I was arrested for, and I plead guilty to a charge of 'disclose private photographs and films with intent to cause distress.' I placed photographs of us having sex on Facebook by creating a false FB account, adding some of her friends as friends, then uploading the pictures to discussions I started, then added more of her friends to the discussion.Her friends also added others to the discussion. The victim was my girlfriend after we broke up. She called me and told me to delete the account. I deleted the account, but she said she could still see the pictures. I tried to login again, but FB had already blocked the account. This all happened from around 3pm to around 11am the next day.(24hrs) I was arrested and admitted guilt and remorse to the police,who recorded it. I was held for 12+ hours in cell, and I am terrified of a jail sentence. Literally.I was given a court date more than a month away. The police released me on bail with conditions not to contact my girlfriend in anyway. I am52 years old, never been arrested for anything in my entire life,this is my first offence. I was depressed and angry, jealous and hurt at the time I committed the offence. I love the victim,but I was blinded by this. I apologized to the victim via viber in writing long before I was arrested or even knew I was going to be arrested.I was suicidal and not thinking clearly. I have been unemployed long term with financial and sexual potency problems too This is probably why( my much younger)girlfriend left me. I have been to a hospital since my arrest and diagnosed with depression and suicidal tendencies. My question: What will happen at the court date? Since I have admitted guilt and remorse to the police already will I immediately be given a sentence? Will I go to jail? Please help me, jail would be a death sentence for me. My lawyer is a Public Defender, she tells me I will probably get Community Service, but how can I rely on her? She has refused to meet face to face, she says it will all be handled on my Court appearance. But she hasn't seen the Prosecutor's papers or even the victim's statement. Neither have I.Will the Prosecution be seeking maximum penalty 2 years ) for me? How can I find out what will happen? I am deeply,deeply sorry for my crime and hurting my girlfriend like this and I am begging for mercy from the Court. Please please please.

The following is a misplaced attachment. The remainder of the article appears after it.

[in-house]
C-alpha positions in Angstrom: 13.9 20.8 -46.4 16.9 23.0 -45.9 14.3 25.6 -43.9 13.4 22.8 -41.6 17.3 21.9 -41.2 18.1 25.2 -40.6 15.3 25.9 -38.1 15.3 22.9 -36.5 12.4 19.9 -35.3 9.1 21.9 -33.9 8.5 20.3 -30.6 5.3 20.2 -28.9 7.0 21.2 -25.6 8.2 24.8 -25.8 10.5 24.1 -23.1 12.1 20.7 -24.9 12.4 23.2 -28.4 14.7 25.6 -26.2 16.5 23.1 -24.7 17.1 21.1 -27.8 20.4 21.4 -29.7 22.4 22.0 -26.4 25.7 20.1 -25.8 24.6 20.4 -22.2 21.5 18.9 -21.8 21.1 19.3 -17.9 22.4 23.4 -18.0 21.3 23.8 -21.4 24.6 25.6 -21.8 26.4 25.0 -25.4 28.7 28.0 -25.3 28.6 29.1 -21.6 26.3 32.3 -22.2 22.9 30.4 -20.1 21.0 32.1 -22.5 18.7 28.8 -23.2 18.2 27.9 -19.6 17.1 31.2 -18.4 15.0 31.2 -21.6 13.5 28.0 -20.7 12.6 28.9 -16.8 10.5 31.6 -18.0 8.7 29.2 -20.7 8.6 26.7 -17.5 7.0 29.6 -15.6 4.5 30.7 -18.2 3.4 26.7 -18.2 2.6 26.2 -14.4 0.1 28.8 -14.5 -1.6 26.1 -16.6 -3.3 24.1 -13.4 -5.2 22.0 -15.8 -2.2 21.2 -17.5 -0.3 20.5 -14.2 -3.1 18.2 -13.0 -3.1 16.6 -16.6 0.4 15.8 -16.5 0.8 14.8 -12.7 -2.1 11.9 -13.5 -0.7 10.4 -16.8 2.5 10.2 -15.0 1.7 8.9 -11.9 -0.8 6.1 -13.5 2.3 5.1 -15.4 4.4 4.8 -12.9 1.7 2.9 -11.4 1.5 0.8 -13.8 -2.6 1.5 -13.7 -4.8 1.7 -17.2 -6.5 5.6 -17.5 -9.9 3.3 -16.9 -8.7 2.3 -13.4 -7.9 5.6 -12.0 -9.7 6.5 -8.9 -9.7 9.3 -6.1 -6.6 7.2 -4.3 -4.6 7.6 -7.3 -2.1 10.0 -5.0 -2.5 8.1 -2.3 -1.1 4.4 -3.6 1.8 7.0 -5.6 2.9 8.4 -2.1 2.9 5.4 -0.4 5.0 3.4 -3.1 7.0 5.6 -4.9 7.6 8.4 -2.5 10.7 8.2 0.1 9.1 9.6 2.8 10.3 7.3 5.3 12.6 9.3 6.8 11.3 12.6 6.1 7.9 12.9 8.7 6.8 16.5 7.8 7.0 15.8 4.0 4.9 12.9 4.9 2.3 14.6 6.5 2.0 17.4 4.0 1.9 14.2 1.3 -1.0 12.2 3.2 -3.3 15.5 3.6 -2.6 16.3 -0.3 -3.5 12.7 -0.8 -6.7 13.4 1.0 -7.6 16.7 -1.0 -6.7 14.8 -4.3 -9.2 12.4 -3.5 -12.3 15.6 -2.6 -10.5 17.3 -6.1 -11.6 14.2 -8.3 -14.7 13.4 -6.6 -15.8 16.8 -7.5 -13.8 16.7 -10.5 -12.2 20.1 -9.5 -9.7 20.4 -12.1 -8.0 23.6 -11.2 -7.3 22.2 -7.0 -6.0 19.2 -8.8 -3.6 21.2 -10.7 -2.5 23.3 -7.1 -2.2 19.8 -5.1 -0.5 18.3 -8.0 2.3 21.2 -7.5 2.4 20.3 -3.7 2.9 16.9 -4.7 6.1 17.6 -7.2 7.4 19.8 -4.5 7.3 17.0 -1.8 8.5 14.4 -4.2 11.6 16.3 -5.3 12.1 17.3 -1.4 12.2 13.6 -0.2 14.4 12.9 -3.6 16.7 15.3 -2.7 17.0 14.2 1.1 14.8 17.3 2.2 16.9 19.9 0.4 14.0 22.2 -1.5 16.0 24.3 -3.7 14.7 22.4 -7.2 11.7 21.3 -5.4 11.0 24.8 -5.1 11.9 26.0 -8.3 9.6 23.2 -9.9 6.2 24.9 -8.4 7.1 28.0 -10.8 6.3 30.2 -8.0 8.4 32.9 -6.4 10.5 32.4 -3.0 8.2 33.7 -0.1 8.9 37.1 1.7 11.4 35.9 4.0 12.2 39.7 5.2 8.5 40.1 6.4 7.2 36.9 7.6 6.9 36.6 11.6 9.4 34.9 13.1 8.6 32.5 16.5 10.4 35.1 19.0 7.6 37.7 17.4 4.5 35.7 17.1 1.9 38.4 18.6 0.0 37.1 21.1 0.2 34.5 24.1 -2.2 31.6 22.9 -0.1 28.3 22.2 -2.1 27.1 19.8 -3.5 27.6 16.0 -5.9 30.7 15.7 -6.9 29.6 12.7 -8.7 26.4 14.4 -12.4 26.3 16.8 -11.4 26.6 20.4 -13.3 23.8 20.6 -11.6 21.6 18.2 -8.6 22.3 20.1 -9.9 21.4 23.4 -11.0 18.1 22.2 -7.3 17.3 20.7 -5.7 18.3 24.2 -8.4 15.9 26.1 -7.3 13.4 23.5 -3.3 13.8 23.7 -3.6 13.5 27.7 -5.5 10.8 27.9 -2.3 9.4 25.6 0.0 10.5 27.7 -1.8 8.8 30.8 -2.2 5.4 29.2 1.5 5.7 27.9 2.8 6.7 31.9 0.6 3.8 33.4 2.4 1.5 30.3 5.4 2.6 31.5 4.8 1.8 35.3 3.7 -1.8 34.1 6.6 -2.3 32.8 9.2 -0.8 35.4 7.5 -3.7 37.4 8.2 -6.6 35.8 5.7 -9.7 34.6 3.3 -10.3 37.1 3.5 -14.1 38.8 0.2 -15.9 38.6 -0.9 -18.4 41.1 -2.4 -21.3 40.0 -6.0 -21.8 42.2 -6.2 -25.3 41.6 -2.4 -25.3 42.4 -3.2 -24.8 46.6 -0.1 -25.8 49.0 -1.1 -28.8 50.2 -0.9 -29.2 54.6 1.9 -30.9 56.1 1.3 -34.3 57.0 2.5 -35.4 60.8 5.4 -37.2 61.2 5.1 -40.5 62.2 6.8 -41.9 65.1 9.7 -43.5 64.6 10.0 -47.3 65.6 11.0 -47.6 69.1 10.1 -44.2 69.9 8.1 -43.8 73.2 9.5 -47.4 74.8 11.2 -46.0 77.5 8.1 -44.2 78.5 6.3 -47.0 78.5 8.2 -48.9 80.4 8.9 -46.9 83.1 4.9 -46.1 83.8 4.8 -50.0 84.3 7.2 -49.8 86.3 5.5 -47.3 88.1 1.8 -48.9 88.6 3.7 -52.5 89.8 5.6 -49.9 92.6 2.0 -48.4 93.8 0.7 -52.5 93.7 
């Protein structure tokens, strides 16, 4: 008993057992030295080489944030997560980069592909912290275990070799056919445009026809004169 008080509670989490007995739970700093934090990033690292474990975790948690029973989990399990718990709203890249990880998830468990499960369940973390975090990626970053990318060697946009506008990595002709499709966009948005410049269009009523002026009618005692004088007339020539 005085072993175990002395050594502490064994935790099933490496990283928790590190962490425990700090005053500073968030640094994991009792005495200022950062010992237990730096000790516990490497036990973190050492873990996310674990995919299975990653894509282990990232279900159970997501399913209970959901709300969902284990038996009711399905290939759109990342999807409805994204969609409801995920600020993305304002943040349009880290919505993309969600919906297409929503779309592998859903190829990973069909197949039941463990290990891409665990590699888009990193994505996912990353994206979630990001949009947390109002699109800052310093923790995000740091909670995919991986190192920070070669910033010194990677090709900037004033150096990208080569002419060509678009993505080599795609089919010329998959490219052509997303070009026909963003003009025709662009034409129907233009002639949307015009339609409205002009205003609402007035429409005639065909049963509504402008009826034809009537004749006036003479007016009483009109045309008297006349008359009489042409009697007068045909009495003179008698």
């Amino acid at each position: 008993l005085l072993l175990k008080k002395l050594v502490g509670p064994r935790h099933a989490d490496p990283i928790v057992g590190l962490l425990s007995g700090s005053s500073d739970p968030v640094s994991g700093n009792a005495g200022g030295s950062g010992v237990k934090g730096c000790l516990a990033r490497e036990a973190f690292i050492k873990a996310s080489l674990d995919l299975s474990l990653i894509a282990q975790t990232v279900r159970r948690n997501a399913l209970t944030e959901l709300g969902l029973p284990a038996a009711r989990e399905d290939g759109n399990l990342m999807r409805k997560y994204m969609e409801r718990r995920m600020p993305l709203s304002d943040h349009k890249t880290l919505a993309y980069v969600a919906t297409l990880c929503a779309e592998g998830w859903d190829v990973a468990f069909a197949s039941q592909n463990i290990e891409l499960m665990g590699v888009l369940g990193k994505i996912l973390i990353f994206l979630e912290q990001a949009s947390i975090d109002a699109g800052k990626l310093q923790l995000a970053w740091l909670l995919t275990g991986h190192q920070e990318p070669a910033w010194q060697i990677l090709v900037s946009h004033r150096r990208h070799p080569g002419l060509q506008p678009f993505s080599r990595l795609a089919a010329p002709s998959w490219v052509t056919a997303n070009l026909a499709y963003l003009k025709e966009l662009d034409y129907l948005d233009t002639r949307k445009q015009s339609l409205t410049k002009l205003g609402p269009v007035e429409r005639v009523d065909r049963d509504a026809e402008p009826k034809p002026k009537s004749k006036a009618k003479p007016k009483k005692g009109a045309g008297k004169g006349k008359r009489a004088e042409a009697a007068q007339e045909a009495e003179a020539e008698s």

Matthew - 28-Jun-15 @ 3:59 PM
Hello - can i defend myself in court for the following:
Driving at 35mph - on a dual carriageway - in a 30mph zone. I don't deny this.
Can I use the following in my defence; & would my testimony be considered fairly in court?
A 42 year clean driving record: no motoring offences.
A 42 year accident free driving record.
I have 9 years NCB.
No criminal convictions of any sort - at all.
I am proud of my clean driving record & would like it to stay that way.
I would say that i seem to be a model citizen: doesn't the above count for anything?
I have received a speed awareness offer and a Conditional offer of a fixed penalty.
All constructive advice that could help me on this matter, would be welcome.